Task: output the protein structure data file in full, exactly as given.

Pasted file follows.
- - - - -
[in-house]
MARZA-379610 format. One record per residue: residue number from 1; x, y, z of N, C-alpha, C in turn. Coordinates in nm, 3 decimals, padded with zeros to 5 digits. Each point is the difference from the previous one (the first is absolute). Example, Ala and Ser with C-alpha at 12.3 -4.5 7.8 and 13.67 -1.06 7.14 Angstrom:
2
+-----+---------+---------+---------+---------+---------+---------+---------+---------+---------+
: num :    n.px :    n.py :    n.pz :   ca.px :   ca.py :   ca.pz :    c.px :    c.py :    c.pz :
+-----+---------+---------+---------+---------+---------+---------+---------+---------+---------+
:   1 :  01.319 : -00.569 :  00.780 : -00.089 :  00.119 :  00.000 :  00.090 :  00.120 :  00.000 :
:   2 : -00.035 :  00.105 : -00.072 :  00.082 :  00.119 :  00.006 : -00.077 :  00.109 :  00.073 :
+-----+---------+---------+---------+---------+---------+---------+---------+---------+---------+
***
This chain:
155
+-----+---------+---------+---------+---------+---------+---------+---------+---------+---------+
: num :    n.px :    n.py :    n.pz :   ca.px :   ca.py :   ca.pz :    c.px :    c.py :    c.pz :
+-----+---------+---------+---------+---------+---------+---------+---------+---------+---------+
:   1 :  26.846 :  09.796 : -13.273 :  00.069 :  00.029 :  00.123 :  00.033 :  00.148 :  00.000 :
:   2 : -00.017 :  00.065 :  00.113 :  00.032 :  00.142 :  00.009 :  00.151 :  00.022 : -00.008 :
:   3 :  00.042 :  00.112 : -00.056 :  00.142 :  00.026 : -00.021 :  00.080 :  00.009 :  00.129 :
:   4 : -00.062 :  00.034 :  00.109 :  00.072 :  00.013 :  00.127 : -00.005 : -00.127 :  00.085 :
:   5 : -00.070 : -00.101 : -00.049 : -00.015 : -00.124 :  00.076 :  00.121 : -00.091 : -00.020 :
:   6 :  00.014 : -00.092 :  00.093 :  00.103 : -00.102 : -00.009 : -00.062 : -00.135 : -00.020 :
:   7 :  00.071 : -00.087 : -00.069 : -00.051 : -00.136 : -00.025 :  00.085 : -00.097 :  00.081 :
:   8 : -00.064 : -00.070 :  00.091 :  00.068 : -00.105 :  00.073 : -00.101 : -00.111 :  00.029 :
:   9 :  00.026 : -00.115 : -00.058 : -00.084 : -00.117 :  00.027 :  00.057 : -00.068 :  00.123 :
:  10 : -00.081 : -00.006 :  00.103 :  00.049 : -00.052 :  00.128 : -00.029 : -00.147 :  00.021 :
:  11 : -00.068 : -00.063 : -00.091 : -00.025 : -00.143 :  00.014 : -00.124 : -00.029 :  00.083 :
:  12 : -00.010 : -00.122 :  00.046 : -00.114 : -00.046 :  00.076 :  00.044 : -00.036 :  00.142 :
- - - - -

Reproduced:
[in-house]
MARZA-379610 format. One record per residue: residue number from 1; x, y, z of N, C-alpha, C in turn. Coordinates in nm, 3 decimals, padded with zeros to 5 digits. Each point is the difference from the previous one (the first is absolute). Example, Ala and Ser with C-alpha at 12.3 -4.5 7.8 and 13.67 -1.06 7.14 Angstrom:
2
+-----+---------+---------+---------+---------+---------+---------+---------+---------+---------+
: num :    n.px :    n.py :    n.pz :   ca.px :   ca.py :   ca.pz :    c.px :    c.py :    c.pz :
+-----+---------+---------+---------+---------+---------+---------+---------+---------+---------+
:   1 :  01.319 : -00.569 :  00.780 : -00.089 :  00.119 :  00.000 :  00.090 :  00.120 :  00.000 :
:   2 : -00.035 :  00.105 : -00.072 :  00.082 :  00.119 :  00.006 : -00.077 :  00.109 :  00.073 :
+-----+---------+---------+---------+---------+---------+---------+---------+---------+---------+
***
This chain:
155
+-----+---------+---------+---------+---------+---------+---------+---------+---------+---------+
: num :    n.px :    n.py :    n.pz :   ca.px :   ca.py :   ca.pz :    c.px :    c.py :    c.pz :
+-----+---------+---------+---------+---------+---------+---------+---------+---------+---------+
:   1 :  26.846 :  09.796 : -13.273 :  00.069 :  00.029 :  00.123 :  00.033 :  00.148 :  00.000 :
:   2 : -00.017 :  00.065 :  00.113 :  00.032 :  00.142 :  00.009 :  00.151 :  00.022 : -00.008 :
:   3 :  00.042 :  00.112 : -00.056 :  00.142 :  00.026 : -00.021 :  00.080 :  00.009 :  00.129 :
:   4 : -00.062 :  00.034 :  00.109 :  00.072 :  00.013 :  00.127 : -00.005 : -00.127 :  00.085 :
:   5 : -00.070 : -00.101 : -00.049 : -00.015 : -00.124 :  00.076 :  00.121 : -00.091 : -00.020 :
:   6 :  00.014 : -00.092 :  00.093 :  00.103 : -00.102 : -00.009 : -00.062 : -00.135 : -00.020 :
:   7 :  00.071 : -00.087 : -00.069 : -00.051 : -00.136 : -00.025 :  00.085 : -00.097 :  00.081 :
:   8 : -00.064 : -00.070 :  00.091 :  00.068 : -00.105 :  00.073 : -00.101 : -00.111 :  00.029 :
:   9 :  00.026 : -00.115 : -00.058 : -00.084 : -00.117 :  00.027 :  00.057 : -00.068 :  00.123 :
:  10 : -00.081 : -00.006 :  00.103 :  00.049 : -00.052 :  00.128 : -00.029 : -00.147 :  00.021 :
:  11 : -00.068 : -00.063 : -00.091 : -00.025 : -00.143 :  00.014 : -00.124 : -00.029 :  00.083 :
:  12 : -00.010 : -00.122 :  00.046 : -00.114 : -00.046 :  00.076 :  00.044 : -00.036 :  00.142 :